Some believe it was his finest hour. Even so, Kenny's instinct is to build bridges rather than destroy links, and last year he had a one-on-one meeting with the Pope in Rome, expressing the Government's full support for a visit by Francis to Ireland in August 2018 - the invitation was extended by the Conference of Irish Bishops.
No doubt he had to face down pressure from those bishops at various junctures during his six years in office. Pressure can work both ways, however. In Philadephia recently, he called on the Catholic Church and its congregations to "measure up" in relation to the compensation they owe to abuse survivors and "get on with it". This followed a report from the Comptroller and Auditor General that 18 religious orders had paid just 13pc of the €1.5bn fund for victims of institutional abuse.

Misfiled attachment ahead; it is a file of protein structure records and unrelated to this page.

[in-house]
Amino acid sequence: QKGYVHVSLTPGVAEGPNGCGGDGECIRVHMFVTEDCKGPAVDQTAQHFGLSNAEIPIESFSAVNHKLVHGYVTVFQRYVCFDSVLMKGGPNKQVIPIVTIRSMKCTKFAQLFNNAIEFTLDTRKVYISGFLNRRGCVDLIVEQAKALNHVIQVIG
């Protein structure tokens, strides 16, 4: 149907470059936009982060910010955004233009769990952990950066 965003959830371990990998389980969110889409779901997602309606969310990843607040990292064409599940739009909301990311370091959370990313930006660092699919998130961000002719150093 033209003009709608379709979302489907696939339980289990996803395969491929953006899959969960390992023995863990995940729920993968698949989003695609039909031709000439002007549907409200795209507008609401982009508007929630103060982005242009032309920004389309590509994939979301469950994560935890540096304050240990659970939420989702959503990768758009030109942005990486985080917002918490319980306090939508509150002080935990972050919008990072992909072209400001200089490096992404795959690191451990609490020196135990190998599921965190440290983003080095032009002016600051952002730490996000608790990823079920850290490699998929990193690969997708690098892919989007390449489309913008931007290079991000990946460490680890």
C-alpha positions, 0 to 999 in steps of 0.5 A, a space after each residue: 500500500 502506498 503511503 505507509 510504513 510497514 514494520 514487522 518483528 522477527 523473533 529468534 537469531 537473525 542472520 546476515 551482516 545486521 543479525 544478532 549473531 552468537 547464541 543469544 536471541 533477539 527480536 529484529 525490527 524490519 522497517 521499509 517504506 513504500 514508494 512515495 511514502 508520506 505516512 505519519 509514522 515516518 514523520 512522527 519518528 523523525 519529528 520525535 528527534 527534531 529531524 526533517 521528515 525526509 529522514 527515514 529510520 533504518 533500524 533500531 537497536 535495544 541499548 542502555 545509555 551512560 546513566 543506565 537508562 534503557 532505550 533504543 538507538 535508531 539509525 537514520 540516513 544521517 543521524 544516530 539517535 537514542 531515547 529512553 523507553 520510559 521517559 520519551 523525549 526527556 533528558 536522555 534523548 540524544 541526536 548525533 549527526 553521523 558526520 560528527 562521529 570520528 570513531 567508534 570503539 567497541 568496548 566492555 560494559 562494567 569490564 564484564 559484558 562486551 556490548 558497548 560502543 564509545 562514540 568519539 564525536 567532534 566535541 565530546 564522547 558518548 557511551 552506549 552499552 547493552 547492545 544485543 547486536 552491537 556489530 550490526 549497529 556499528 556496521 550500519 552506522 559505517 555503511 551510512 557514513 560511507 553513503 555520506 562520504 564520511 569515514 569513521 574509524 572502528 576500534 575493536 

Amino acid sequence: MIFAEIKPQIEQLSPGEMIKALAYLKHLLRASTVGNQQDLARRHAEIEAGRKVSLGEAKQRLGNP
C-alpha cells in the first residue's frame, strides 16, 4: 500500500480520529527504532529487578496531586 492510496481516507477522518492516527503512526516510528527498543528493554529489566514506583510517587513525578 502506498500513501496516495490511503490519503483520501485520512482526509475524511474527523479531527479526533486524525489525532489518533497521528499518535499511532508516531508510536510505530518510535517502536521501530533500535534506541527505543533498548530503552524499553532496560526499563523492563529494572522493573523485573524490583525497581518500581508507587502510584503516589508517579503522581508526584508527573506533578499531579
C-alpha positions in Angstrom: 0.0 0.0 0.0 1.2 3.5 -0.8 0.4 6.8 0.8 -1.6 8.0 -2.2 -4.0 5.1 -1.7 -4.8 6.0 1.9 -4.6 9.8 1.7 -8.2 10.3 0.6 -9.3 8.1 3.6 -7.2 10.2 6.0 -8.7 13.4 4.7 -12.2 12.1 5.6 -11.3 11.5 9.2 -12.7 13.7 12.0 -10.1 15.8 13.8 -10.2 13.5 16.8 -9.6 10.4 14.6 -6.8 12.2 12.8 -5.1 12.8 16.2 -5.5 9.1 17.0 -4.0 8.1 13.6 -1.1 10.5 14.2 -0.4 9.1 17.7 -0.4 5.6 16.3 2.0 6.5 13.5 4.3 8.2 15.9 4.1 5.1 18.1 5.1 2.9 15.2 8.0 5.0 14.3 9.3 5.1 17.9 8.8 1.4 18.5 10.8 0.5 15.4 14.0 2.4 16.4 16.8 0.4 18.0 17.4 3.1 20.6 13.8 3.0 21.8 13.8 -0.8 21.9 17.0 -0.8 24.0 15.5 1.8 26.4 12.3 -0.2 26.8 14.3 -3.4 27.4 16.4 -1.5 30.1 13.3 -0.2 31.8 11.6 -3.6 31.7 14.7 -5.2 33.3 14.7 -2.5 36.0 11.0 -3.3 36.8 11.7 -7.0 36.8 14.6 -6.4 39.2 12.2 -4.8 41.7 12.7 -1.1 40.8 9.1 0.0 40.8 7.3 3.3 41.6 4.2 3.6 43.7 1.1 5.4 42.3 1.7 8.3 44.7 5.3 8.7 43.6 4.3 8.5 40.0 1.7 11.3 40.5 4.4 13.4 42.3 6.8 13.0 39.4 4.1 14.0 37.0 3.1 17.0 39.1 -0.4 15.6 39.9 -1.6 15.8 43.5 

In common with many Irish people, the Taoiseach considers himself a practising Catholic, yet reserves the right to ignore Church teaching. In 2015, he filmed a television appeal urging a yes vote in the same sex marriage referendum: "There is nothing to fear," he said, referring to it as "voting for love and equality." Catholic leaders, by comparison, advocated the opposite and were ignored by the faithful.
Later, when Leo Varadkar told Kenny he was gay in advance of a radio interview, the Taoiseach said it was his own business. As it is. However, Kenny couldn't resist teasing his Cabinet colleague that he'd visited the gay venue Pantibar before him - scoring one up on the minister who hopes to be his replacement.
Whoever is chosen as the next Taoiseach - and his term may prove brief in view of the Government's instability - the cord stretching between the bishops' palaces and Leinster House is looser today than it ever was.